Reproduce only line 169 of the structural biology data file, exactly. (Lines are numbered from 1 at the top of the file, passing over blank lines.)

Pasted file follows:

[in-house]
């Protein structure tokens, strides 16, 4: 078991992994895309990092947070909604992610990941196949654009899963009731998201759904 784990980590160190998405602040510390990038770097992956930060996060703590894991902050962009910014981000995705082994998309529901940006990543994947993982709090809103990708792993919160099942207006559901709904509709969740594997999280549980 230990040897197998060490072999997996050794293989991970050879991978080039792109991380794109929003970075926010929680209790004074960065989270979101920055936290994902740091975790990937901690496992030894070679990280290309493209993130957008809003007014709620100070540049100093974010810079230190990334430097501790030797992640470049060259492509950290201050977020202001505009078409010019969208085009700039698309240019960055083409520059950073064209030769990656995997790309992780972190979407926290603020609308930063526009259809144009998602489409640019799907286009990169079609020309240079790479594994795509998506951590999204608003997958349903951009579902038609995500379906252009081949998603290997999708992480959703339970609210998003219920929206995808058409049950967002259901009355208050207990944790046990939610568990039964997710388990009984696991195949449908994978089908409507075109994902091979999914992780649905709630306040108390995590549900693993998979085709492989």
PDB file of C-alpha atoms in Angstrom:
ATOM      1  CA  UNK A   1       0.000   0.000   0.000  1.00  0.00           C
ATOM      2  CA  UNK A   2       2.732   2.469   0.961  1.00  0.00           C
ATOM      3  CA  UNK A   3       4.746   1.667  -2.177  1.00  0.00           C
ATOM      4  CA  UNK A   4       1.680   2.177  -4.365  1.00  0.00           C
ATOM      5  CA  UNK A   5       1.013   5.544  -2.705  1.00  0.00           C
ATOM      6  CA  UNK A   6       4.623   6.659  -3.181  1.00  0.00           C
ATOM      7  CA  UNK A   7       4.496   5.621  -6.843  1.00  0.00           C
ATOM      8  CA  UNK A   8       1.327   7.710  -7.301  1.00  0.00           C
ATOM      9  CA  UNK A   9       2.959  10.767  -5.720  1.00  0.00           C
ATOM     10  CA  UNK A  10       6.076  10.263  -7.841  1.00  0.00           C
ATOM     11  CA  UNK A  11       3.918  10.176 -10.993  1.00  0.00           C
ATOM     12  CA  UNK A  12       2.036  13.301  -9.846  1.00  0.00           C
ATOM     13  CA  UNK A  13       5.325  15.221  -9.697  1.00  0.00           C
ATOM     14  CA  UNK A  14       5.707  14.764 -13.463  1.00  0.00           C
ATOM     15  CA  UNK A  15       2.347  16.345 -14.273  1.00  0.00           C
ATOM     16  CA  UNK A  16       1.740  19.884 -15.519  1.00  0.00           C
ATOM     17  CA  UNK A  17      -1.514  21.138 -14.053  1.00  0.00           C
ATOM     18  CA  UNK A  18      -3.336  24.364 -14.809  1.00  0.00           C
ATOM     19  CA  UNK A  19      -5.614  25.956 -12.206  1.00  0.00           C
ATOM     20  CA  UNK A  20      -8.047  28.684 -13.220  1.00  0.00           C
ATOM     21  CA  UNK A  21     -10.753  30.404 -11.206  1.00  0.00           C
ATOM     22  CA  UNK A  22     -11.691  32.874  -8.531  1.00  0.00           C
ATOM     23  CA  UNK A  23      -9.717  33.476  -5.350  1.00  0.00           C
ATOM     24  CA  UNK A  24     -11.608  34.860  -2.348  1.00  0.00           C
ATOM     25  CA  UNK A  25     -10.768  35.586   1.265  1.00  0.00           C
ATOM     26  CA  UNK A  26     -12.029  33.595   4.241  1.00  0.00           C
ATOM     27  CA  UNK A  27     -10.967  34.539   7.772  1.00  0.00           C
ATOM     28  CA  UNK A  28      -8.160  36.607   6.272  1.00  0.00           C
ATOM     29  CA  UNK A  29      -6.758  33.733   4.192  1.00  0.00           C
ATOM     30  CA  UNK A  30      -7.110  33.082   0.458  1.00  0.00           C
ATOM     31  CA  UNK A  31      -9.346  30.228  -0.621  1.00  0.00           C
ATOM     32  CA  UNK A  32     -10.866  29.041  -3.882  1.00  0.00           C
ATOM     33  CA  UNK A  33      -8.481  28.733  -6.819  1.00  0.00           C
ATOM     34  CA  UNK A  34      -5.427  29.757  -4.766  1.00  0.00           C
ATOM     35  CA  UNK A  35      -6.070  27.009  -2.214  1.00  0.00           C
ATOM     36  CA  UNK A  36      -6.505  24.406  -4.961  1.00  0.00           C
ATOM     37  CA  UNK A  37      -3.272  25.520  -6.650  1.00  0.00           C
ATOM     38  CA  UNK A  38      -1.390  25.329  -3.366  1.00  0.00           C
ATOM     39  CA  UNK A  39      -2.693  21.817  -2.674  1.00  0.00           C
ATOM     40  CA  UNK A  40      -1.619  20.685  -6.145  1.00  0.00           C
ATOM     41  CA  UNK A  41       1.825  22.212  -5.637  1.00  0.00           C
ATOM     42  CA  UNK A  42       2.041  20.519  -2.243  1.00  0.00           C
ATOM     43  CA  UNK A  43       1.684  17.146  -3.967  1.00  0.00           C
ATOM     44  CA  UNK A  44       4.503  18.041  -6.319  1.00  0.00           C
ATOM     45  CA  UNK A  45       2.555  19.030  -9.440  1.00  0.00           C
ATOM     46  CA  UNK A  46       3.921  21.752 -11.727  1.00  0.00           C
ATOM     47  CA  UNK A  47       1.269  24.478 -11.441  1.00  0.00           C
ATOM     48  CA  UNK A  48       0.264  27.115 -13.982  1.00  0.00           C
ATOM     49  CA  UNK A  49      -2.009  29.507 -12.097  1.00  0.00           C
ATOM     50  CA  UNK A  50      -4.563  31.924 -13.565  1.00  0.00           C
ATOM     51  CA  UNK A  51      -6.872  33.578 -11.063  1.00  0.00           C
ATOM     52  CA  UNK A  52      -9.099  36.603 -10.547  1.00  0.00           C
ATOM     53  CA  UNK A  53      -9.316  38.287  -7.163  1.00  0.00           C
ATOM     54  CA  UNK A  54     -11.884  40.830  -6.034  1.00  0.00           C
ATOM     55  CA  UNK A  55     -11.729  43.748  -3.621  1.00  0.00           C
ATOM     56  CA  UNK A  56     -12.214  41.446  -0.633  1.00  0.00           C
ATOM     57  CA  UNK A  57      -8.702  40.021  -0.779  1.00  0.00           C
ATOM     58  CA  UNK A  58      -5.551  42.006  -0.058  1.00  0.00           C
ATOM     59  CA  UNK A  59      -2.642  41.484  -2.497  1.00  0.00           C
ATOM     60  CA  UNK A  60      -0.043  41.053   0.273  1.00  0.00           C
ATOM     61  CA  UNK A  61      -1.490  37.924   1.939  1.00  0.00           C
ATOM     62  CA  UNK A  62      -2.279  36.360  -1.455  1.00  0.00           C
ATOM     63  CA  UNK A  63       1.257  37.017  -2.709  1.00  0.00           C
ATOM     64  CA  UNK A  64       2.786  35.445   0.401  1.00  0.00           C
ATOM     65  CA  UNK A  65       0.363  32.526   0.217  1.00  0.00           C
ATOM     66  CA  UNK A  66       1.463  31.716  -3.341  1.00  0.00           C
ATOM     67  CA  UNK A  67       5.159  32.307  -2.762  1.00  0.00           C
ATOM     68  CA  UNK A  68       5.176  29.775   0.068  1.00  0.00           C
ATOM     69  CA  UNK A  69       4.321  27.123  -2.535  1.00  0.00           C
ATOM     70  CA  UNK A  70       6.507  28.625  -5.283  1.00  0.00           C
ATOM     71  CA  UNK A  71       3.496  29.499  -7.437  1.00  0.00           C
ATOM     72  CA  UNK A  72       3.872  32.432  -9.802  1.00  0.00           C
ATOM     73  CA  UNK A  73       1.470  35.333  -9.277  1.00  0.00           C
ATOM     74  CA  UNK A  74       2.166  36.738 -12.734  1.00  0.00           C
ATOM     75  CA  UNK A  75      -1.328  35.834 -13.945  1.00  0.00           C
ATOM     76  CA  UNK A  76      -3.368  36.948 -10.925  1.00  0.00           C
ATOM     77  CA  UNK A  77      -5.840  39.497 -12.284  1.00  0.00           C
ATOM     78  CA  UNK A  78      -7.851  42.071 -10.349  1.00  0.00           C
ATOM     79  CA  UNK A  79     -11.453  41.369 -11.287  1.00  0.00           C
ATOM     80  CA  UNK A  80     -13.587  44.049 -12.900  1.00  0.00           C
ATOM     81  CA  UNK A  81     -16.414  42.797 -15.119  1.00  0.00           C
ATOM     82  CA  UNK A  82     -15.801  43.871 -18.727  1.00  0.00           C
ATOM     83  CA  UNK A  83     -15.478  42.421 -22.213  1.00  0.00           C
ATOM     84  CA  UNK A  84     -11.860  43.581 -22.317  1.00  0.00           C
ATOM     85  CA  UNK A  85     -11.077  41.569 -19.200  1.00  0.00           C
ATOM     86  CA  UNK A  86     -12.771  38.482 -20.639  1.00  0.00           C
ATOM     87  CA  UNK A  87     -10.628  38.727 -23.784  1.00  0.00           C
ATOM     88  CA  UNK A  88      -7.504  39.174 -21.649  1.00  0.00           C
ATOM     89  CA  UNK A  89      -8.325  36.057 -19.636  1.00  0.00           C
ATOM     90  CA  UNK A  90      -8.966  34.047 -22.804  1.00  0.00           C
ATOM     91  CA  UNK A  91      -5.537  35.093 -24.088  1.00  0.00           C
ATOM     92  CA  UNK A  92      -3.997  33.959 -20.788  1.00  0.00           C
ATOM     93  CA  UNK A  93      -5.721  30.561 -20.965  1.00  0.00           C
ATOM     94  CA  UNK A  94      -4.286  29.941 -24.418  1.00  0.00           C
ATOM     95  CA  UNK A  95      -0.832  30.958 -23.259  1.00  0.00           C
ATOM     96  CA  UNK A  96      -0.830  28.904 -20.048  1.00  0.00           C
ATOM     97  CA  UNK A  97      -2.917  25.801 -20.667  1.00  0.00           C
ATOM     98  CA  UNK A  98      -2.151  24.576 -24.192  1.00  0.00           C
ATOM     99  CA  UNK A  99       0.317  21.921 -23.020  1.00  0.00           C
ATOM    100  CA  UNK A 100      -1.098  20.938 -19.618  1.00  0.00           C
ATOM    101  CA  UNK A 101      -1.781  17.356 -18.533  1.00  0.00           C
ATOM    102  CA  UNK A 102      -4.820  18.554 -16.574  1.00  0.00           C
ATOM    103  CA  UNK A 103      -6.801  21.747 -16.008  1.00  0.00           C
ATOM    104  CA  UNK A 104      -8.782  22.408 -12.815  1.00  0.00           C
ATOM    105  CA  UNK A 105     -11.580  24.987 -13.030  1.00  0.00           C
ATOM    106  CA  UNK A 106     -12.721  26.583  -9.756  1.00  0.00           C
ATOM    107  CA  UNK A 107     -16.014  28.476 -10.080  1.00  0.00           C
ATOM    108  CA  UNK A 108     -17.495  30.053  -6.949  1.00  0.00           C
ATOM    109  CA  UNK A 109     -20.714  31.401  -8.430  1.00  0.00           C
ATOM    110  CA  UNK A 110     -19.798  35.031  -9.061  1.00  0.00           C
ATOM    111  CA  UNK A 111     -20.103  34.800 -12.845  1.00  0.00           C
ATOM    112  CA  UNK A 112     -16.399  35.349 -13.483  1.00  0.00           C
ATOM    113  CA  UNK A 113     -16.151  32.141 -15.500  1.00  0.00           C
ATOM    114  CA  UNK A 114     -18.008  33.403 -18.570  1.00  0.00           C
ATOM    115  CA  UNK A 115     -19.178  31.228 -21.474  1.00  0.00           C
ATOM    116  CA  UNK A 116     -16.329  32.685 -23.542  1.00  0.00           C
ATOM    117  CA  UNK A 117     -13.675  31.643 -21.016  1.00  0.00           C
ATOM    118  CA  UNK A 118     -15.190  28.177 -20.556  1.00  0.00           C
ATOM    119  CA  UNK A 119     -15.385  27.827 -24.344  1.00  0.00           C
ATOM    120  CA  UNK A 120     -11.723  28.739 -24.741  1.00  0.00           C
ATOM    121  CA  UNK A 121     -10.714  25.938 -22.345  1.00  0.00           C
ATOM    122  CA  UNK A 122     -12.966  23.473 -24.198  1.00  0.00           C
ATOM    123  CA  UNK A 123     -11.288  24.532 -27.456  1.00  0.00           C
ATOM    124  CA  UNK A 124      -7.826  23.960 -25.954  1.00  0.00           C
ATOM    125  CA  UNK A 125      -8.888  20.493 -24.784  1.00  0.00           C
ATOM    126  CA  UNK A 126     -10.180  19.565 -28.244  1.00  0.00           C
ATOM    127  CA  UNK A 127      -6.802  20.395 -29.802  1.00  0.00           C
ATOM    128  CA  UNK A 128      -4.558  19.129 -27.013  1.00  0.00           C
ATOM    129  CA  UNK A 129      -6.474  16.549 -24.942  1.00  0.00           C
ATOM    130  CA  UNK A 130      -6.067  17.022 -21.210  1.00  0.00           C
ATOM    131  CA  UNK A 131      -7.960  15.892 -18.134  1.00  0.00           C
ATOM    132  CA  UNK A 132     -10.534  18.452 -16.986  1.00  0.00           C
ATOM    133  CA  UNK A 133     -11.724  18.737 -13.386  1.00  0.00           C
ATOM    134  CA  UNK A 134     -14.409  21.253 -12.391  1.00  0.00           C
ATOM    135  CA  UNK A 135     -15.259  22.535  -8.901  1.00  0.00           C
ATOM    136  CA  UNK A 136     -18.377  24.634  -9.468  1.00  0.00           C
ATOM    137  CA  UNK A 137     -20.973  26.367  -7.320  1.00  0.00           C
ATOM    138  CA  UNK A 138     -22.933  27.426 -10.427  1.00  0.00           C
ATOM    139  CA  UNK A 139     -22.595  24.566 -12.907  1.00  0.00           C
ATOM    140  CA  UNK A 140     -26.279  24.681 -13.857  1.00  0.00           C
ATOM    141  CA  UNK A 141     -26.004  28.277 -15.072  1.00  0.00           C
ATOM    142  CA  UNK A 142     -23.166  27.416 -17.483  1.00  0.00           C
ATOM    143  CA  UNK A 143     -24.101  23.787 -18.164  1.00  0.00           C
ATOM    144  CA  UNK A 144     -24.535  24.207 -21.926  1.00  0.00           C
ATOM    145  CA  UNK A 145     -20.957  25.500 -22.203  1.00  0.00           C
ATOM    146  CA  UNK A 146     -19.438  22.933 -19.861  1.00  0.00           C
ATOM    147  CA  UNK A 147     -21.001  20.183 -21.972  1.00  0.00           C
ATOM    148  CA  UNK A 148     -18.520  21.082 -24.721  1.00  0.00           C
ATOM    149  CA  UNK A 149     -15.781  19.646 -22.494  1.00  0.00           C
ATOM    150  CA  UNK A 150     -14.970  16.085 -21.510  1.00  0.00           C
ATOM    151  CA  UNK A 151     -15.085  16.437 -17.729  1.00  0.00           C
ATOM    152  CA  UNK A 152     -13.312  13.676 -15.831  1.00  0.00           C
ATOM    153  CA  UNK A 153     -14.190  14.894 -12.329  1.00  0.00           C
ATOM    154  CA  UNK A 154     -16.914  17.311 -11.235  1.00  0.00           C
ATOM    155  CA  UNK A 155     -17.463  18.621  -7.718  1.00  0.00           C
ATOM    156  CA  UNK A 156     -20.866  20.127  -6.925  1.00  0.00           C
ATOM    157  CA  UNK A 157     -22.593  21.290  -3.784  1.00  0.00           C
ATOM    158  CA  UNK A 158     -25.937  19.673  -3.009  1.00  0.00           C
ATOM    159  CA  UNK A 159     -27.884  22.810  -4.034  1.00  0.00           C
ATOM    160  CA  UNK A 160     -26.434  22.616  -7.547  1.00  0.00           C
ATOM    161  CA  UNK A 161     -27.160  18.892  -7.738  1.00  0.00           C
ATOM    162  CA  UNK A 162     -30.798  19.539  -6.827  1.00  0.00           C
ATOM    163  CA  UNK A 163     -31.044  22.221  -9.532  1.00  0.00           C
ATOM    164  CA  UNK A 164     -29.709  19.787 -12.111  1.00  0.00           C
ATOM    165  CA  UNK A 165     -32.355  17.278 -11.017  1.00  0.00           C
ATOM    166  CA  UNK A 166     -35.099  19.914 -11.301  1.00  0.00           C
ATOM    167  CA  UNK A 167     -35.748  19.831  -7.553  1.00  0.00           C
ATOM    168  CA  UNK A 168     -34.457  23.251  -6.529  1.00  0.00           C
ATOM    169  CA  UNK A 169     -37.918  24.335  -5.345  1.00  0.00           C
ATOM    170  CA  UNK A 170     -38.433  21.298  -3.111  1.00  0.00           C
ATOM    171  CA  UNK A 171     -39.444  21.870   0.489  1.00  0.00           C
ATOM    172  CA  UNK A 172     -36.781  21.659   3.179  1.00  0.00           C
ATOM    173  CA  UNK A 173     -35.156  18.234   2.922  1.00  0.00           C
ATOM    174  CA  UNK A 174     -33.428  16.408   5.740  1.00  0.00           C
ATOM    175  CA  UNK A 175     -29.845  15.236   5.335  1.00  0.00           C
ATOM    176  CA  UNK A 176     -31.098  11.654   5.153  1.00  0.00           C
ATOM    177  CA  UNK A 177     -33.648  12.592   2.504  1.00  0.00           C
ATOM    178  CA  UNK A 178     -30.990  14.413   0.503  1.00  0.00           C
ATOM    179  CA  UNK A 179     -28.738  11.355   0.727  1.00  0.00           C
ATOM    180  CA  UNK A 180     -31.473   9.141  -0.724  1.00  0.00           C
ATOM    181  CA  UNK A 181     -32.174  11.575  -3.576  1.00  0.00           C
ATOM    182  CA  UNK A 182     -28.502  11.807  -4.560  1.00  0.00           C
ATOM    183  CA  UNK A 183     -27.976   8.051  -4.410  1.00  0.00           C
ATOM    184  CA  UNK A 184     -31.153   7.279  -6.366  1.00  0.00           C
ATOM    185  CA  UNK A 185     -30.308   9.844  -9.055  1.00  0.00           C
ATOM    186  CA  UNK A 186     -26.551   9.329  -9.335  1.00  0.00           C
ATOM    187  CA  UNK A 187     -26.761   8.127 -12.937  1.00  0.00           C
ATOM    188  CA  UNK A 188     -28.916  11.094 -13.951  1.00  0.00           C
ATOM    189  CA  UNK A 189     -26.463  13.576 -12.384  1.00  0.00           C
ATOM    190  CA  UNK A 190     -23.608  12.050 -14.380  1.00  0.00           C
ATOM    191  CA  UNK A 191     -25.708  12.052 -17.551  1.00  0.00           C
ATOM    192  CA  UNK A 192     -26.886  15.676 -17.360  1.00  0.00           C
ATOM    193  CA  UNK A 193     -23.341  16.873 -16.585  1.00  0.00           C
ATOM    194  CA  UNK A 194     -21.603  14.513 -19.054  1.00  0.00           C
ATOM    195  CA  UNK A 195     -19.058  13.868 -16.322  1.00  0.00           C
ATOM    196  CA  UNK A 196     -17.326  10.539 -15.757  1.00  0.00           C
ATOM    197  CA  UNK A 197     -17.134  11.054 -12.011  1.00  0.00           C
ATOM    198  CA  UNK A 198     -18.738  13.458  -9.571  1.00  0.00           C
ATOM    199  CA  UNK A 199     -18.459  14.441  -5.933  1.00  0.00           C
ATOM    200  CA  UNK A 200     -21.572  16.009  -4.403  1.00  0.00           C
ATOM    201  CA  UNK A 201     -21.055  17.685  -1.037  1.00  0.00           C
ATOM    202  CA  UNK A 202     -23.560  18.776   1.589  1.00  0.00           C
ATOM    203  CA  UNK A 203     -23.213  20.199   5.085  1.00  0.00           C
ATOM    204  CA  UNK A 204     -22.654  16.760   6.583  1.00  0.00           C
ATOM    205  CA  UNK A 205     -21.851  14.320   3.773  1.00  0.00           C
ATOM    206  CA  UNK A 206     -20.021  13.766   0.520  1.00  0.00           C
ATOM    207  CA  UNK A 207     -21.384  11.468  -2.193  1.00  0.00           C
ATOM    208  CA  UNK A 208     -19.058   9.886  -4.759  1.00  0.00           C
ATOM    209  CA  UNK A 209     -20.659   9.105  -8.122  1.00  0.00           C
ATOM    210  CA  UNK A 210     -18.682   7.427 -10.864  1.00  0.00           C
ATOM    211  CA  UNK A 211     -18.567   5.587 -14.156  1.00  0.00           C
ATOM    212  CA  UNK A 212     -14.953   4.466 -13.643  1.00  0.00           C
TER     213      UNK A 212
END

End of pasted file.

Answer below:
ATOM    166  CA  UNK A 166     -35.099  19.914 -11.301  1.00  0.00           C